Australia and Canada have considerable similarities in a whole range of areas, and both share serious relations with the recalcitrant United States, becoming increasingly more erratic under the ideological sway of the Republican Party and its current leadership. Yet what do most Australians know about this country on the other side of the world, from which we might learn much, as a partial mirror of ourselves?
Canada is a geographically vast country with its population concentrated in several large cities. Much of it is remote, it is rich with mineral resources, is a large grain producing country, is suffering a declining manufacturing sector, enjoys a federal political system and has had a long tradition of interaction with different groups of native inhabitants. In addition, like Australia’s, its social diversity owes much to immigration, especially Chinese, but unlike Australia it has a French minority that is very strong politically and culturally. It also has similar pressures in respect of political attitudes to climate change with the Liberal Party, led by Justin Trudeau, strongly supporting mitigation efforts, as opposed to the Conservative Party which functions like the Australian LNP in not wanting mitigation efforts to impact on economic growth.
Having just spent a week in the resort town of Whistler it becomes very apparent that a huge number of young Australians visit there on working holidays, and in other resorts such as Banff and Vancouver Island, all located in the two most Western states. Most are working for small pay, with the fringe benefit of being able to use the sporting facilities–mountain biking, skiing, snow boarding – for which these places are famous. In this sense one might be forgiven for assuming that Canada too is a young nation with many sports-loving young people and a sublimated concern with a northern and southern frontier. In addition, many middle-aged Australians briefly visit Vancouver en route to a cruise up the Inside Passage to Alaska, or to travel to Lake Louise on the Rocky Mountaineer.
But most Australians know little about Canada, which for them is substantially overshadowed by its southern neighbor. For those who work in the resort towns it is primarily a place of spectacular scenery offering the possibility of some sporting adventures. In the Australian media there is only a minimum of reporting about Canadian politics-and then only at the federal level–and brief reports when unexpected murders occur on the streets of the large cities. It may be time for the media to take a more comprehensive view of Canada, especially since it is facing similar economic and environmental problems as us.
What could perhaps be a valuable point of comparison, and something from which Australians could learn much, is the relations Canada has with its southern neighbor. This has become tempestuous since Donald Trump became president and has been especially damaging for Canada (and ultimately for the USA) in the imposition of 10 % tariffs on steel and aluminum exports, which in turn has imposed tariffs on American goods, and resulted in the weakening of the NAFTA. It has caused considerable tension between these two neighbours, especially given that Trudeau has shown real independence in standing up to Trump, given the likelihood of price rises for many products Canadians import from the USA.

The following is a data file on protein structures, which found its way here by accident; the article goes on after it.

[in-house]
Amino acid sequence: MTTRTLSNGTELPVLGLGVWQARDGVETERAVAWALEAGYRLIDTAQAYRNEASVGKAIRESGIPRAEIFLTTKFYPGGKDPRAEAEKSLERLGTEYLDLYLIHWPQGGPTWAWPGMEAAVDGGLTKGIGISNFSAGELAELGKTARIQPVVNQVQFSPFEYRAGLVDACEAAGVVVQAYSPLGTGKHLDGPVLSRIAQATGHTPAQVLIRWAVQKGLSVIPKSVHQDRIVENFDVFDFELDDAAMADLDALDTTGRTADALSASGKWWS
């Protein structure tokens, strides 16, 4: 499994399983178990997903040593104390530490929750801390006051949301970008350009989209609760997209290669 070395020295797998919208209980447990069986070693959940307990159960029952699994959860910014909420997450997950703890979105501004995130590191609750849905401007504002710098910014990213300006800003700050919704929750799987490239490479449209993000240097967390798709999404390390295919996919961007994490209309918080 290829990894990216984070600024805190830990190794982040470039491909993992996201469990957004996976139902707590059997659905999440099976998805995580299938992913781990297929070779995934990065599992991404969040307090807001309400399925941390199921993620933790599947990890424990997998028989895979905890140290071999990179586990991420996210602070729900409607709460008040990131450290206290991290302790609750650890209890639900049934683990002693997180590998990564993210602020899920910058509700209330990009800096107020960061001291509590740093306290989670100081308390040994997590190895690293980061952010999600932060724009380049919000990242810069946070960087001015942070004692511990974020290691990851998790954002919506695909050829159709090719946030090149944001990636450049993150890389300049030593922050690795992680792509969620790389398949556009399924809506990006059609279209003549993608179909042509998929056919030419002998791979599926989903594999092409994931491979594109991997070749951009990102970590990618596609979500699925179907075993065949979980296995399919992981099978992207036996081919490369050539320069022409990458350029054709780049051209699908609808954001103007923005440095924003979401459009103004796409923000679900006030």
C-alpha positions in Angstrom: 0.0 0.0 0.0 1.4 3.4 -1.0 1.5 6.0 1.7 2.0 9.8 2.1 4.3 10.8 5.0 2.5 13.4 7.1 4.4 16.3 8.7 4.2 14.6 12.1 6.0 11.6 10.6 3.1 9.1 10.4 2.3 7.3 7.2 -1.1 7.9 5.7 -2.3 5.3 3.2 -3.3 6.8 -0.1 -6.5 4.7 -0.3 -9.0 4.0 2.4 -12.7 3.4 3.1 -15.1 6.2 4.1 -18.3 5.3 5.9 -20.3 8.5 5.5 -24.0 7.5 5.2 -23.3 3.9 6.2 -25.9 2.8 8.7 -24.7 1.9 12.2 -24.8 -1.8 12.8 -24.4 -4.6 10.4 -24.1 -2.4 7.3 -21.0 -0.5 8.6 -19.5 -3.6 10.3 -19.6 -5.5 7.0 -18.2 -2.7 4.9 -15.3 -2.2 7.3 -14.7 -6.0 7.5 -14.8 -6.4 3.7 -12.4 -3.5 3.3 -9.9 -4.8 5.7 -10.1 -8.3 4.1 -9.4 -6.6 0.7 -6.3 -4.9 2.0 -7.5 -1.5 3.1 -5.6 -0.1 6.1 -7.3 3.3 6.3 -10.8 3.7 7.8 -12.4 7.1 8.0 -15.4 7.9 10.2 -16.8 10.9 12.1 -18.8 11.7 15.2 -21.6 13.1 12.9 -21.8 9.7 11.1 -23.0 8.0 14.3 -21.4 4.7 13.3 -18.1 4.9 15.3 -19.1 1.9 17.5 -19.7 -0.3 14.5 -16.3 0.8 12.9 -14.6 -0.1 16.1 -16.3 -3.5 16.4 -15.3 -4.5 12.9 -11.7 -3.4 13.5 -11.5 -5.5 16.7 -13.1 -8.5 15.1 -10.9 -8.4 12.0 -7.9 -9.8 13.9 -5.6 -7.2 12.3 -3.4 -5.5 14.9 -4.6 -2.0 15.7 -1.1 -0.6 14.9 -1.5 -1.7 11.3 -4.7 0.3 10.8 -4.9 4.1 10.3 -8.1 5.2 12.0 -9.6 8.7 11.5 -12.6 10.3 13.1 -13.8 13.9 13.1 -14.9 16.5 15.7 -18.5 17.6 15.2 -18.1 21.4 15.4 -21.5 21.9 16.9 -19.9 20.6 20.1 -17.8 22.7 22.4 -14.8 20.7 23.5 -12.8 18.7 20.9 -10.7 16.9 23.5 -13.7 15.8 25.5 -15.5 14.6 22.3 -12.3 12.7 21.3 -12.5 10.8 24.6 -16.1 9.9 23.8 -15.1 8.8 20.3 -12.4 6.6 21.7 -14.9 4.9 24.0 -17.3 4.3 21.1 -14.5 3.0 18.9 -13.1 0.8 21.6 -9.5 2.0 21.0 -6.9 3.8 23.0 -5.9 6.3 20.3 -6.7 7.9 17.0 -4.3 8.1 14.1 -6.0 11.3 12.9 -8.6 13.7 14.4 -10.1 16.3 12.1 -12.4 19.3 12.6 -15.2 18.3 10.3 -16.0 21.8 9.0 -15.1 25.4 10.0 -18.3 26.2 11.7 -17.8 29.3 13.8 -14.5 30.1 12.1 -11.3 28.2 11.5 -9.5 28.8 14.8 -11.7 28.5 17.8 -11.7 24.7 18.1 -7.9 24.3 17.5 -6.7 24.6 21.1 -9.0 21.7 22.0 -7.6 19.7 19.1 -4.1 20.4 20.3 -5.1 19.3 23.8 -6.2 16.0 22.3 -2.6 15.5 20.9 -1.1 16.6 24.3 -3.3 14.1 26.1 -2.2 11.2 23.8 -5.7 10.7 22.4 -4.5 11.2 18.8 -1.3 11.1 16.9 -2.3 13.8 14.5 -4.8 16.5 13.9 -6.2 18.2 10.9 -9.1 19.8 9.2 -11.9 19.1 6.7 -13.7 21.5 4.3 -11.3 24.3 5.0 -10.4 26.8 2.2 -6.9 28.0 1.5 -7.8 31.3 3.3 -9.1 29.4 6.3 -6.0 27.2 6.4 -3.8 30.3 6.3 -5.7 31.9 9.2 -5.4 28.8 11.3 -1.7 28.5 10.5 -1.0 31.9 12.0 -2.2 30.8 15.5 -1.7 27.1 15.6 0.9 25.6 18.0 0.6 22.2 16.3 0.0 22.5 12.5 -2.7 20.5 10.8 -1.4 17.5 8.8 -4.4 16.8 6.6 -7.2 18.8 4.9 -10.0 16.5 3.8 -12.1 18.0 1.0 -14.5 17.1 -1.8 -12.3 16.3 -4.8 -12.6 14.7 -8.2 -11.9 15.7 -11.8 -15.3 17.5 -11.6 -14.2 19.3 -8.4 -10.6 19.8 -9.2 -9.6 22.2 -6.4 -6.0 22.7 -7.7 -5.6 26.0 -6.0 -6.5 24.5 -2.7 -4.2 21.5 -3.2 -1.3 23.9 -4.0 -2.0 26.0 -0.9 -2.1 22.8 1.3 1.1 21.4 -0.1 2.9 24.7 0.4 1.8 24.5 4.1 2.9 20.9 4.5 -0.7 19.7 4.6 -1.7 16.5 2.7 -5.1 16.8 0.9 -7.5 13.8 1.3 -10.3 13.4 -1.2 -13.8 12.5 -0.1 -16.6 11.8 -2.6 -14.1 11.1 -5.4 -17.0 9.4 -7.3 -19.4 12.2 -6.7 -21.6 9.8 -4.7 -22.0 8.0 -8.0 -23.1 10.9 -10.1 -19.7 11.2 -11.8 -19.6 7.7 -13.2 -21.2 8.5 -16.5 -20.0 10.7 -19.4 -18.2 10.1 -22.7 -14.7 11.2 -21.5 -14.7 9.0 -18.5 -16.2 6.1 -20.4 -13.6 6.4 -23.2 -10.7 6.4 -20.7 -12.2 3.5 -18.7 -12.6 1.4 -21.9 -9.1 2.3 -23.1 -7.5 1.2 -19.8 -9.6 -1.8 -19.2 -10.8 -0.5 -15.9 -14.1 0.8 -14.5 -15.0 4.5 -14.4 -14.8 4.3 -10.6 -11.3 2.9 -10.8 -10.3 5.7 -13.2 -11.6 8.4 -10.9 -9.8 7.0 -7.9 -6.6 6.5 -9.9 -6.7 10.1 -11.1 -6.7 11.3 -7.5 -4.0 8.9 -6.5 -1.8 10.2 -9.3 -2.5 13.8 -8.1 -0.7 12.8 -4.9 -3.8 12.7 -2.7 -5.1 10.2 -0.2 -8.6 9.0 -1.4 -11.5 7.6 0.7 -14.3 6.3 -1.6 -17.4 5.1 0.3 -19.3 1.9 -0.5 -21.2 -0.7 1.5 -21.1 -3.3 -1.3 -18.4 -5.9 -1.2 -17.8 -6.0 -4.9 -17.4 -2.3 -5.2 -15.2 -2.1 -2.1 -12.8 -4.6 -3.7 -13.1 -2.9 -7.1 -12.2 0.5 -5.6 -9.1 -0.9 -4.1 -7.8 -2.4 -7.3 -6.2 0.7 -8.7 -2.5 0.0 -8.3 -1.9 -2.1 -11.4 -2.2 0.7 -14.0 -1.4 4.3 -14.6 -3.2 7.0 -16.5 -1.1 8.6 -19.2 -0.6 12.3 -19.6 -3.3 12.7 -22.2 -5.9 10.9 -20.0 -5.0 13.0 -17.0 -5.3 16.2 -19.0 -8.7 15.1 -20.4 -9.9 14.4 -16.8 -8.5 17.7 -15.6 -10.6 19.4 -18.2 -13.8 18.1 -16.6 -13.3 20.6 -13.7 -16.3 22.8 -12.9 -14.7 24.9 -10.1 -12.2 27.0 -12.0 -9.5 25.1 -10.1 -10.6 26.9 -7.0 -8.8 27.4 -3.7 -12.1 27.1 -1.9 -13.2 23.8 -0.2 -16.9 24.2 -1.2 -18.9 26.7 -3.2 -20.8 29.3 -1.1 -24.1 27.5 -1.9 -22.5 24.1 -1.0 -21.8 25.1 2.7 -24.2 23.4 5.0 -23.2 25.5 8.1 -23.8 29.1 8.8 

In contrast, even though Trump has imposed tariffs on some Australian products, our prime-minister has cravenly accepted this with some luke-warm attempts at negotiating their reduction. This cravenness, long a feature of Australian government relations with America, is implicating us with American military adventurism, as has long been recognized, and, arguably reinforces the entirely negatives views of climate changers in the coalition, receiving much support from Donald Trump’s own climate change denial. Given the damage the present regime in the USA is doing to the world economy, our PM could rightly follow Trudeau’s lead on standing up to Trump’s economic thuggery.
In the month that I was there temperatures right across North America (and Europe) were unseasonable hot and there was very little rain. It is highly possible that parts of the Canadian prairie states-which represent its food bowl– is drying up. In addition, the widespread exploitation of the tar sands is producing greenhouse gases, and methane is being released as the tundra melts in the far north. The taxes–though regarded as being too low–derived from the oil/gas produced from the tar sands provides much needed revenue for certain states and the federal government, yet the extraction process is known to be extremely polluting, and has produced a mineral boom with all the negative consequences flowing from that.
But most Canadian states have carbon pricing and the federal government has outlined a program that will become Canada wide by 2018. Compare this to Australia where the southeast and the southwest of the country are drying up, and where there are severe droughts in western New South Wales. And, finally, where there is massive resistance on the part of the LNP to phase out coal mining, which has such a deleterious effect on the environment, and an ongoing refusal to implement a carbon price that the previous Labor government had instituted. Surely we can learn positively from Canada on this subject of existential importance for our future fate.
Dr. Greg Bailey is an Honorary Researcher, College of the Arts, Social Sciences and Commerce, Latrobe University